- When I’m at a concert, the atmosphere around me does not bring me peace and tranquility in my heart. Instead, it gives me an unsettling feeling. I’d pray to God not to take my life away at a place like that. This I think is an indication that it’s not a place He likes; a place void of the remembrance of Him, and therefore should not be a place we frequent, or visit.
- Post Concert Depression would always leave me wanting more. PCD should be a warning to me that no matter how much music I consume, no matter how many concerts I attend, the void in my heart will never be filled.
- As I tread on this path of learning the Qur’an, of reciting, reflecting, tadabbur, music doesn’t have the same allure it once had to me anymore. It just doesn’t hold a candle to His words when it is peace I am seeking. The most beautiful melody of the most masterfully composed music will never give me as much contentment and tranquility as the beautiful recitation of His words settling serenely in the chaotic fist of my heart.
So in taking the first step to getting closer to Allah, I have to acknowledge what is it that is preventing me from achieving a sweeter connection with Him. If I find myself spending three quarters of the day listening to songs after songs, and only a quarter (or sometimes even less) listening to the Qur’an, then I need to take a step back, see where I’m going wrong, and make some serious changes in my life.
It took me a considerable amount of time to rid this addiction, but making progress is better than stasis. It is not going to be an instant change, I can promise you that, but it is a gradual one. What matters is we try to strive for less music, more Qur’an. These are some tips which had helped me personally. Try and see which of these ways works best in ‘getting over’ music:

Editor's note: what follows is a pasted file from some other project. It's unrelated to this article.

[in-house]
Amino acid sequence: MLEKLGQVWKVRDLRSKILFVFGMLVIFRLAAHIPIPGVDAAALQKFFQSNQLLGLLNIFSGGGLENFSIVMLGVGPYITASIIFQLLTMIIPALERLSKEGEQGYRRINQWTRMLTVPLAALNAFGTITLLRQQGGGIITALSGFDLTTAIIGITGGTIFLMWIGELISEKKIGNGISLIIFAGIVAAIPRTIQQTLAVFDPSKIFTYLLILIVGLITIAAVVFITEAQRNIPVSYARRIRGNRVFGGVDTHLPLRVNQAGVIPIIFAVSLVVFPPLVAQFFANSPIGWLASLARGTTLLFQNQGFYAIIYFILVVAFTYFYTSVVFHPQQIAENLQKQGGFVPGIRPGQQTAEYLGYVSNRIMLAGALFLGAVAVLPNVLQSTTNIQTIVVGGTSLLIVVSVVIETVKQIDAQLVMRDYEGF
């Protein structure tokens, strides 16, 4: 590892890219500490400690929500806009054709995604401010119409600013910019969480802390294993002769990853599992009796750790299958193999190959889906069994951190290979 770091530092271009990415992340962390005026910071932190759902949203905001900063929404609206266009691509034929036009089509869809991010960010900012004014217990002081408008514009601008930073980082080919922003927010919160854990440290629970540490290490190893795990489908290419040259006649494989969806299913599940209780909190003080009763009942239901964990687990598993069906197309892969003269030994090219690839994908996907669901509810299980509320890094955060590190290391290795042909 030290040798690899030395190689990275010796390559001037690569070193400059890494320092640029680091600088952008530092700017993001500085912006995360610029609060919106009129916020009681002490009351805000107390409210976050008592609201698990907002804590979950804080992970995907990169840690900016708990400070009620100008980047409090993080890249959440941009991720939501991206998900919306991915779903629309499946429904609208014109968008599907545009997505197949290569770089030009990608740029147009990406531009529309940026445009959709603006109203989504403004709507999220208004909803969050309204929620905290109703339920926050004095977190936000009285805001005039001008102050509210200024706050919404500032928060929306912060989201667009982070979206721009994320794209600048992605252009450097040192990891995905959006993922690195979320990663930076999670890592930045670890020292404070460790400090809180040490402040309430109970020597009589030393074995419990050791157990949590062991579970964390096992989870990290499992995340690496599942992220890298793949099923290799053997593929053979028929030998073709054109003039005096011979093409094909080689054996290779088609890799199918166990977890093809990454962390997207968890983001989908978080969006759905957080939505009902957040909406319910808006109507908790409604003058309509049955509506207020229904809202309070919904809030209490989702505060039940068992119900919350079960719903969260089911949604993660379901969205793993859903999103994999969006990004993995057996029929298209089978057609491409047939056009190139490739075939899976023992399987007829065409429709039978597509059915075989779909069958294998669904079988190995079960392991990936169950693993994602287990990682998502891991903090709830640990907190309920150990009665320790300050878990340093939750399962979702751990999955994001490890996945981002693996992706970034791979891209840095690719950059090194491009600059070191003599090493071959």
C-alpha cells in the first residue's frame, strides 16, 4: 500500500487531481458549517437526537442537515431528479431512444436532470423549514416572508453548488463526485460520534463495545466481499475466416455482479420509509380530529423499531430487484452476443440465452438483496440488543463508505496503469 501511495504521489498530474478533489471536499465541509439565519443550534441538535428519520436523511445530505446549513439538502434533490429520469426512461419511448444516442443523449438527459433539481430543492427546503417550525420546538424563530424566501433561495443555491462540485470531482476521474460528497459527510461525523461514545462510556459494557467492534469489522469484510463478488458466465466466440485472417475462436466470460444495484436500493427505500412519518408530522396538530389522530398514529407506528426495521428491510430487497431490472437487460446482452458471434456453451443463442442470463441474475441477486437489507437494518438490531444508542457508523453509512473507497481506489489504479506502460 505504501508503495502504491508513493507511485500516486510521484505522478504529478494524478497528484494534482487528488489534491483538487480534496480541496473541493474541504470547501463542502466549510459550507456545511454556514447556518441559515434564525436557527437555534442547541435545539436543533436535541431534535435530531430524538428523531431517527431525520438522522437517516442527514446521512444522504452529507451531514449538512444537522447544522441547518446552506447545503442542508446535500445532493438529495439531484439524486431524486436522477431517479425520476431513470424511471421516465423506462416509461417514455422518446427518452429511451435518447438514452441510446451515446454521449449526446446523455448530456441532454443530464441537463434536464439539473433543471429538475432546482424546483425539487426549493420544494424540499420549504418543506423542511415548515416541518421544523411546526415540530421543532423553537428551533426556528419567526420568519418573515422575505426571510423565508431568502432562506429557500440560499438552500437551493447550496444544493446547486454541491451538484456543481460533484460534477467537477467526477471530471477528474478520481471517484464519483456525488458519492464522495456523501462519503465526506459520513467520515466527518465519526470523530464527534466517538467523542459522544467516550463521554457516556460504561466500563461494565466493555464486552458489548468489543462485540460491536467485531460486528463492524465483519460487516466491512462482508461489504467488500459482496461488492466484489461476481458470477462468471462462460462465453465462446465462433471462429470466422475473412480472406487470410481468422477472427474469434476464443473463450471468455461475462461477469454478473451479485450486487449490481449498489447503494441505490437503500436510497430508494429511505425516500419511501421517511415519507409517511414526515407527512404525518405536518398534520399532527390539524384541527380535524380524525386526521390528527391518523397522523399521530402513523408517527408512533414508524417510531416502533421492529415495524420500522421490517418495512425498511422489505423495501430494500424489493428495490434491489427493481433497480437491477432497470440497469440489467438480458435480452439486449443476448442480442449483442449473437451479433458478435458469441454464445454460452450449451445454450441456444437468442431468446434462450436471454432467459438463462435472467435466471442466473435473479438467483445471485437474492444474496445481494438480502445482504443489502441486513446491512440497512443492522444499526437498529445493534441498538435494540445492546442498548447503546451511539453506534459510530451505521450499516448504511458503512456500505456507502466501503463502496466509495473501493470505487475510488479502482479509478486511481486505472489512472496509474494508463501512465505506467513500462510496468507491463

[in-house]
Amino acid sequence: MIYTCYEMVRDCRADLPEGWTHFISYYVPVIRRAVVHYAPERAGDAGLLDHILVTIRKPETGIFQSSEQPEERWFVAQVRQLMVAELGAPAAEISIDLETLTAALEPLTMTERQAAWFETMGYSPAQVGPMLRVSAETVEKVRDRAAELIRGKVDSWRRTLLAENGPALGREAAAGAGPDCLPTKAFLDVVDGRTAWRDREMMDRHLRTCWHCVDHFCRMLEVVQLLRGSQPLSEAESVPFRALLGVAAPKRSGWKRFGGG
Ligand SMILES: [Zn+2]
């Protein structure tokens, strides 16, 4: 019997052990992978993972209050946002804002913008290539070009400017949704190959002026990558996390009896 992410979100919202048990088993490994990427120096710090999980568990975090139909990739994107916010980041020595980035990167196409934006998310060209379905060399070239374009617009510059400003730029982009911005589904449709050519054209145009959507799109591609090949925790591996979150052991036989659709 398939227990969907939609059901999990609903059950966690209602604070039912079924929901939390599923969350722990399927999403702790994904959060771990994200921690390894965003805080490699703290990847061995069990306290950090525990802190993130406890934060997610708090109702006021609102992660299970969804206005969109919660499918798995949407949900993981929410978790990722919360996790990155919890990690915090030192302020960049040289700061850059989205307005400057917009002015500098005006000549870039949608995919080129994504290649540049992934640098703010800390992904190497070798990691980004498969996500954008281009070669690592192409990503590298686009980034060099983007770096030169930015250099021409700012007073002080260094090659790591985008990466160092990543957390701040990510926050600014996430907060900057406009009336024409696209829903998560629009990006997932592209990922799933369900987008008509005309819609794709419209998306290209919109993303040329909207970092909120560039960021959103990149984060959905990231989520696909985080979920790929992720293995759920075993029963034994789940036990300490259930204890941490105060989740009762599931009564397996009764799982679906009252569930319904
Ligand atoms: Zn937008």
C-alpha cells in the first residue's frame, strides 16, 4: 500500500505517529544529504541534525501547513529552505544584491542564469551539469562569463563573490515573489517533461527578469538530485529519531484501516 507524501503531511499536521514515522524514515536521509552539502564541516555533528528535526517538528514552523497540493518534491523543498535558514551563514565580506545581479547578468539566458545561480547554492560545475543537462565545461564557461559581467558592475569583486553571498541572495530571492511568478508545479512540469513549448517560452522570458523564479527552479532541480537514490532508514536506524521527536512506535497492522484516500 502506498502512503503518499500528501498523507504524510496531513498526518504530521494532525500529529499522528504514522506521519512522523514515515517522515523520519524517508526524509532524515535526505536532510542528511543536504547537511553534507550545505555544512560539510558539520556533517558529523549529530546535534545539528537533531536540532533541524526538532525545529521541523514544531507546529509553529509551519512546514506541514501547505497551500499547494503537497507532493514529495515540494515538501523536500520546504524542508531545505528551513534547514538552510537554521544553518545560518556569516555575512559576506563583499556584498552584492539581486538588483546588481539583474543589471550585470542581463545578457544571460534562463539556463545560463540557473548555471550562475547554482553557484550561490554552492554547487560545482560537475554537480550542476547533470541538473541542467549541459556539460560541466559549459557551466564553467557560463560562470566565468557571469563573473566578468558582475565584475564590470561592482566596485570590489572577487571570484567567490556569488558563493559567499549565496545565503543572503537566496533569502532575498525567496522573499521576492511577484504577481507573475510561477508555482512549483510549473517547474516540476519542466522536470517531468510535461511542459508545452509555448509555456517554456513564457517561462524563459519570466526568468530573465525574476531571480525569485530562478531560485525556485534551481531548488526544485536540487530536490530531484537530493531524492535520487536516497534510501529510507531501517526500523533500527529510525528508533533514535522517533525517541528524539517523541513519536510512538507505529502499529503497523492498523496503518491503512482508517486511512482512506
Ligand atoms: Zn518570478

- Start by clearing your music library in our phones and computers. Typically, out of the 56789 tracks, there are only four or five that will be on repeat. The rest are usually skipped. I’m sure this is the case with most people too. So the first step I took was to delete the rest of the tracks that I don’t even listen to, and keep the 5 or 6 tracks that I really liked at the moment. And then I’d listen to it repeatedly until I got sick of it.
- I found a great alternative to listening to music/ radio: Podcasts! If you’ve been following me, you’d know how much I love listening to it and I’ve been recommending some on my IG. Qalam, SWISSCcast, Productive Muslim, The Mad Mamluks, Amaliah Voices, Honest Tea Talk, Boys in a Cave, just to name a few. I slowly replaced my music library with Qur’an recitations and Islamic lectures. And that has made a huge difference.
- A friend, who’s also on a quest to listen to more Qur’an and less music, once asked me how do I reduce my music consumption. I told her that one of the things I do is to download the Qur’an Pro app because it’s convenient for me to simply choose my favourite reciters and download the surahs in my phone. You can play your favourite surahs whenever you have the time. Listening to Qur’an in the morning while I’m getting ready for work makes me feel more at ease and at peace than listening to a top 50 hit on the radio. It starts my day right!
- Start unliking / unfollowing artists and avoid any updates from bands and singers which you have previously admired and any news on upcoming concerts by your favourite musicians. This was my desperate attempt to stop rekindling my love for it. (Whenever there was any news of my favourite bands coming to Singapore, I would freak out and start saving up to buy tickets. But alhamdulillah, right now, any news of my once favourite bands coming to Singapore no longer had the same fangirl effect on me hehe.)